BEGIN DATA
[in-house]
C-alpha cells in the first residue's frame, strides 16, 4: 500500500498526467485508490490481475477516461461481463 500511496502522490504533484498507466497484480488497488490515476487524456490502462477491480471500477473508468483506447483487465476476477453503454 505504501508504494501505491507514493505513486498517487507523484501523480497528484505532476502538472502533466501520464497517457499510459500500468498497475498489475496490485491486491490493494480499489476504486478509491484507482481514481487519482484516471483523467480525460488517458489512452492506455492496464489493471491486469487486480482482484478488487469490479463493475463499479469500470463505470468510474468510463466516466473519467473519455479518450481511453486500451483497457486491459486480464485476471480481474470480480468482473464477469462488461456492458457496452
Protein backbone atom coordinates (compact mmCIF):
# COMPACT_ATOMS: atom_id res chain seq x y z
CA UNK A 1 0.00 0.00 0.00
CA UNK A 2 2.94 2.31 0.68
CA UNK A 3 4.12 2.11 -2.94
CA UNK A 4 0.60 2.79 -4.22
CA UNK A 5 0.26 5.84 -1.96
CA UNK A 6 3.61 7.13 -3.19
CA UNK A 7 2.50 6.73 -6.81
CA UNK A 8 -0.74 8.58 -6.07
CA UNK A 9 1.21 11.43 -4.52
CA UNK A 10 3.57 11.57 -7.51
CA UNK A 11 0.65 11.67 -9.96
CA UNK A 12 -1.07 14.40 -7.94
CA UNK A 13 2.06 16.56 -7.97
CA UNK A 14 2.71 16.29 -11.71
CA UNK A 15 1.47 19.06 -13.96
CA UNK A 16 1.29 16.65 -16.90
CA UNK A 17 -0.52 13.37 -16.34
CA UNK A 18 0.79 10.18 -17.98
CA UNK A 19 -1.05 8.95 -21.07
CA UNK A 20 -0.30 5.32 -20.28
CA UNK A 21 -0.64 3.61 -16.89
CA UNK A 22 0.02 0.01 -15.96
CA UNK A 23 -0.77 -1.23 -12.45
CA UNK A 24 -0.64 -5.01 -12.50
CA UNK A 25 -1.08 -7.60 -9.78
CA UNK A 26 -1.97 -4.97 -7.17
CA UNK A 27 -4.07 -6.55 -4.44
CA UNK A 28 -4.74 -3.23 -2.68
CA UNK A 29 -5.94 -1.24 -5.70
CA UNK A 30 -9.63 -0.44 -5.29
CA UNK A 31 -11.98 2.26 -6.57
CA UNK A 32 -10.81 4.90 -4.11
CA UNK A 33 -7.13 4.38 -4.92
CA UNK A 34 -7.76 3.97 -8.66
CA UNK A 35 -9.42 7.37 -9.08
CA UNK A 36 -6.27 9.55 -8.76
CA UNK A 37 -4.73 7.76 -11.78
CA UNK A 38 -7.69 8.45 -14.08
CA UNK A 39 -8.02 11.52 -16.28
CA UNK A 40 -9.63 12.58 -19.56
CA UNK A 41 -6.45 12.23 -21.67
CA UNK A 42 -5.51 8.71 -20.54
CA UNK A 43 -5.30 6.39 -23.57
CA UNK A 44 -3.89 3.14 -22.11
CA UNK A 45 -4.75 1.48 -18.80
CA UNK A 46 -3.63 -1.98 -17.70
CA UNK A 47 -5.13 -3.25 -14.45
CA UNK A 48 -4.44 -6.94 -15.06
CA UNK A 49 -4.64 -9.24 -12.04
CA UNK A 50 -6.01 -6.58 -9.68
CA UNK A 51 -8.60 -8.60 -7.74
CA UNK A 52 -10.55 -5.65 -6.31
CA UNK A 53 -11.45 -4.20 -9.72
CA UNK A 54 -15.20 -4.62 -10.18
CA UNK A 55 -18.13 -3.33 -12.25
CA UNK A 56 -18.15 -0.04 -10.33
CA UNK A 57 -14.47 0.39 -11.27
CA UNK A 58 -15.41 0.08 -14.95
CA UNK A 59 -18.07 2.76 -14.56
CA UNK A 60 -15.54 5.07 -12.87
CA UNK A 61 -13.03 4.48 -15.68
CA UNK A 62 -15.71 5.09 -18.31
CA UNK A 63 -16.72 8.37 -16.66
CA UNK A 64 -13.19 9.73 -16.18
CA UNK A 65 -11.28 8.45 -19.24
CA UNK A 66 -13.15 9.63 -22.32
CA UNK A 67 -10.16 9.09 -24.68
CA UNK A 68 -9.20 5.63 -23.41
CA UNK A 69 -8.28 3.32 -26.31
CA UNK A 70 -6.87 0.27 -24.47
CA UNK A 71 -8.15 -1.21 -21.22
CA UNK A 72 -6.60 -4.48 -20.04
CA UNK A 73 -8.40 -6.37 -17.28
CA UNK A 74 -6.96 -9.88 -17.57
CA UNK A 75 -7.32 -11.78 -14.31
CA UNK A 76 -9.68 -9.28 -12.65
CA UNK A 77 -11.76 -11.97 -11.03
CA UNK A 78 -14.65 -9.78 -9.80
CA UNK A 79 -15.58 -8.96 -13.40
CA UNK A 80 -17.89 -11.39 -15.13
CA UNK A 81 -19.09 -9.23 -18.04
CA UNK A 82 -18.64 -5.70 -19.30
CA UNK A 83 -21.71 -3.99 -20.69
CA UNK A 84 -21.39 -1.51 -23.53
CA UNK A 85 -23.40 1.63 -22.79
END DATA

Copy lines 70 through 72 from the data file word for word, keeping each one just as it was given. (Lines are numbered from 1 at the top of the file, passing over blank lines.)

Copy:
CA UNK A 66 -13.15 9.63 -22.32
CA UNK A 67 -10.16 9.09 -24.68
CA UNK A 68 -9.20 5.63 -23.41